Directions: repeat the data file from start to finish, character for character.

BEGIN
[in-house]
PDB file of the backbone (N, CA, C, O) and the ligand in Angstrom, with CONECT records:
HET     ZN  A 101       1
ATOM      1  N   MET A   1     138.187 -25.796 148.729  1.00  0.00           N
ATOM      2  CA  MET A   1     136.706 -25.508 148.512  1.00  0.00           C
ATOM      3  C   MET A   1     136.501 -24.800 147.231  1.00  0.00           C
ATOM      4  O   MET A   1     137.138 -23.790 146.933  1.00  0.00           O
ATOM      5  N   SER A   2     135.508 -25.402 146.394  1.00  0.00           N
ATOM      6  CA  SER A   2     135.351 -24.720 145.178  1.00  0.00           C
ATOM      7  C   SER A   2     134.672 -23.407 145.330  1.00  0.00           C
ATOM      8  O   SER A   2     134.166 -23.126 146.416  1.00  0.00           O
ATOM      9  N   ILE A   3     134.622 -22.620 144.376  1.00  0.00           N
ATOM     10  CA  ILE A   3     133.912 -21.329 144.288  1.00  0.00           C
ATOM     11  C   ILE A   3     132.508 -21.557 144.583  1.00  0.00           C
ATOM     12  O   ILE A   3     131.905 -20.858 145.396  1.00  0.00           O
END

[in-house]
PDB file of the backbone (N, CA, C, O) and the ligand in Angstrom, with CONECT records:
HET     ZN  A 101       1
ATOM      1  N   MET A   1     138.187 -25.796 148.729  1.00  0.00           N
ATOM      2  CA  MET A   1     136.706 -25.508 148.512  1.00  0.00           C
ATOM      3  C   MET A   1     136.501 -24.800 147.231  1.00  0.00           C
ATOM      4  O   MET A   1     137.138 -23.790 146.933  1.00  0.00           O
ATOM      5  N   SER A   2     135.508 -25.402 146.394  1.00  0.00           N
ATOM      6  CA  SER A   2     135.351 -24.720 145.178  1.00  0.00           C
ATOM      7  C   SER A   2     134.672 -23.407 145.330  1.00  0.00           C
ATOM      8  O   SER A   2     134.166 -23.126 146.416  1.00  0.00           O
ATOM      9  N   ILE A   3     134.622 -22.620 144.376  1.00  0.00           N
ATOM     10  CA  ILE A   3     133.912 -21.329 144.288  1.00  0.00           C
ATOM     11  C   ILE A   3     132.508 -21.557 144.583  1.00  0.00           C
ATOM     12  O   ILE A   3     131.905 -20.858 145.396  1.00  0.00           O